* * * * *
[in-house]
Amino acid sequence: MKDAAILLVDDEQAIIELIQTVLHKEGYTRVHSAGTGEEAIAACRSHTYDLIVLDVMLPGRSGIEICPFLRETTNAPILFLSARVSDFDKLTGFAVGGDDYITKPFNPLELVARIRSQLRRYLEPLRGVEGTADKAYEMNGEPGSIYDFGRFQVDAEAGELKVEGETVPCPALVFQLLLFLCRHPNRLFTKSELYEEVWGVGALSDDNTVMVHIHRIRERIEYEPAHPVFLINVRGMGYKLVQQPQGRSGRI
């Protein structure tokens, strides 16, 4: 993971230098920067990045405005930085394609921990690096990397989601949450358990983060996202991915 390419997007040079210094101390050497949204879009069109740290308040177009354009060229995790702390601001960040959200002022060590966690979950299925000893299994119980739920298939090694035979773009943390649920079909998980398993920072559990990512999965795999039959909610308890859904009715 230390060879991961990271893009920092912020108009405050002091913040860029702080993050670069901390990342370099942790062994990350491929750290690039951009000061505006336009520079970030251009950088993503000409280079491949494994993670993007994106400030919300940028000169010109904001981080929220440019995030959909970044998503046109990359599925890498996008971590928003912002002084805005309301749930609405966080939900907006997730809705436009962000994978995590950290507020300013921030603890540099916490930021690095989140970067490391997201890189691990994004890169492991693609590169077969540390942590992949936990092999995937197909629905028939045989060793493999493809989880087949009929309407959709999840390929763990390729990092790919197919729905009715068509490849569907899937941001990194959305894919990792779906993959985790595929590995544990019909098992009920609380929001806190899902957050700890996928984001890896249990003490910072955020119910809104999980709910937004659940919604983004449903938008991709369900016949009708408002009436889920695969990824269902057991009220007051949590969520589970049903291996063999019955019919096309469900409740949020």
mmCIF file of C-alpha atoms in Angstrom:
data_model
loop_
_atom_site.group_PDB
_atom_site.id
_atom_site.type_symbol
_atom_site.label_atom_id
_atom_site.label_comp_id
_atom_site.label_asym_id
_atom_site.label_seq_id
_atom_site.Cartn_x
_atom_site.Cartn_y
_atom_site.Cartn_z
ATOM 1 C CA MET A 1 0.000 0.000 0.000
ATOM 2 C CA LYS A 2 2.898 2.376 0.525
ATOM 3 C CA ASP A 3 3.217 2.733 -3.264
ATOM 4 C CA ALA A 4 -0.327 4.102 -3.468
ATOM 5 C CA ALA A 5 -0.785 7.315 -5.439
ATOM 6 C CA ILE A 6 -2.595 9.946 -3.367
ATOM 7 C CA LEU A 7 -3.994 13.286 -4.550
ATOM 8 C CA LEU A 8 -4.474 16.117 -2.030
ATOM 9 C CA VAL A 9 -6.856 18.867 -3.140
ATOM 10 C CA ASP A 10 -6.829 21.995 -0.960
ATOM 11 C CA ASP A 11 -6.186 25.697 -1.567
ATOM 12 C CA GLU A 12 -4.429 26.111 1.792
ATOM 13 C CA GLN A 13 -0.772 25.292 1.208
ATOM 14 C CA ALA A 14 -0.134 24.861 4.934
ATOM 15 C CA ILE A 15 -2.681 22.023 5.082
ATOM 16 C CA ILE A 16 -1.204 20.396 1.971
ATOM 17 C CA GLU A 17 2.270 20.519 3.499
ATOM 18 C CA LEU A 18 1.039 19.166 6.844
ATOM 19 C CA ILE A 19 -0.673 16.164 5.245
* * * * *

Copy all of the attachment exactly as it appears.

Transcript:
[in-house]
Amino acid sequence: MKDAAILLVDDEQAIIELIQTVLHKEGYTRVHSAGTGEEAIAACRSHTYDLIVLDVMLPGRSGIEICPFLRETTNAPILFLSARVSDFDKLTGFAVGGDDYITKPFNPLELVARIRSQLRRYLEPLRGVEGTADKAYEMNGEPGSIYDFGRFQVDAEAGELKVEGETVPCPALVFQLLLFLCRHPNRLFTKSELYEEVWGVGALSDDNTVMVHIHRIRERIEYEPAHPVFLINVRGMGYKLVQQPQGRSGRI
């Protein structure tokens, strides 16, 4: 993971230098920067990045405005930085394609921990690096990397989601949450358990983060996202991915 390419997007040079210094101390050497949204879009069109740290308040177009354009060229995790702390601001960040959200002022060590966690979950299925000893299994119980739920298939090694035979773009943390649920079909998980398993920072559990990512999965795999039959909610308890859904009715 230390060879991961990271893009920092912020108009405050002091913040860029702080993050670069901390990342370099942790062994990350491929750290690039951009000061505006336009520079970030251009950088993503000409280079491949494994993670993007994106400030919300940028000169010109904001981080929220440019995030959909970044998503046109990359599925890498996008971590928003912002002084805005309301749930609405966080939900907006997730809705436009962000994978995590950290507020300013921030603890540099916490930021690095989140970067490391997201890189691990994004890169492991693609590169077969540390942590992949936990092999995937197909629905028939045989060793493999493809989880087949009929309407959709999840390929763990390729990092790919197919729905009715068509490849569907899937941001990194959305894919990792779906993959985790595929590995544990019909098992009920609380929001806190899902957050700890996928984001890896249990003490910072955020119910809104999980709910937004659940919604983004449903938008991709369900016949009708408002009436889920695969990824269902057991009220007051949590969520589970049903291996063999019955019919096309469900409740949020």
mmCIF file of C-alpha atoms in Angstrom:
data_model
loop_
_atom_site.group_PDB
_atom_site.id
_atom_site.type_symbol
_atom_site.label_atom_id
_atom_site.label_comp_id
_atom_site.label_asym_id
_atom_site.label_seq_id
_atom_site.Cartn_x
_atom_site.Cartn_y
_atom_site.Cartn_z
ATOM 1 C CA MET A 1 0.000 0.000 0.000
ATOM 2 C CA LYS A 2 2.898 2.376 0.525
ATOM 3 C CA ASP A 3 3.217 2.733 -3.264
ATOM 4 C CA ALA A 4 -0.327 4.102 -3.468
ATOM 5 C CA ALA A 5 -0.785 7.315 -5.439
ATOM 6 C CA ILE A 6 -2.595 9.946 -3.367
ATOM 7 C CA LEU A 7 -3.994 13.286 -4.550
ATOM 8 C CA LEU A 8 -4.474 16.117 -2.030
ATOM 9 C CA VAL A 9 -6.856 18.867 -3.140
ATOM 10 C CA ASP A 10 -6.829 21.995 -0.960
ATOM 11 C CA ASP A 11 -6.186 25.697 -1.567
ATOM 12 C CA GLU A 12 -4.429 26.111 1.792
ATOM 13 C CA GLN A 13 -0.772 25.292 1.208
ATOM 14 C CA ALA A 14 -0.134 24.861 4.934
ATOM 15 C CA ILE A 15 -2.681 22.023 5.082
ATOM 16 C CA ILE A 16 -1.204 20.396 1.971
ATOM 17 C CA GLU A 17 2.270 20.519 3.499
ATOM 18 C CA LEU A 18 1.039 19.166 6.844
ATOM 19 C CA ILE A 19 -0.673 16.164 5.245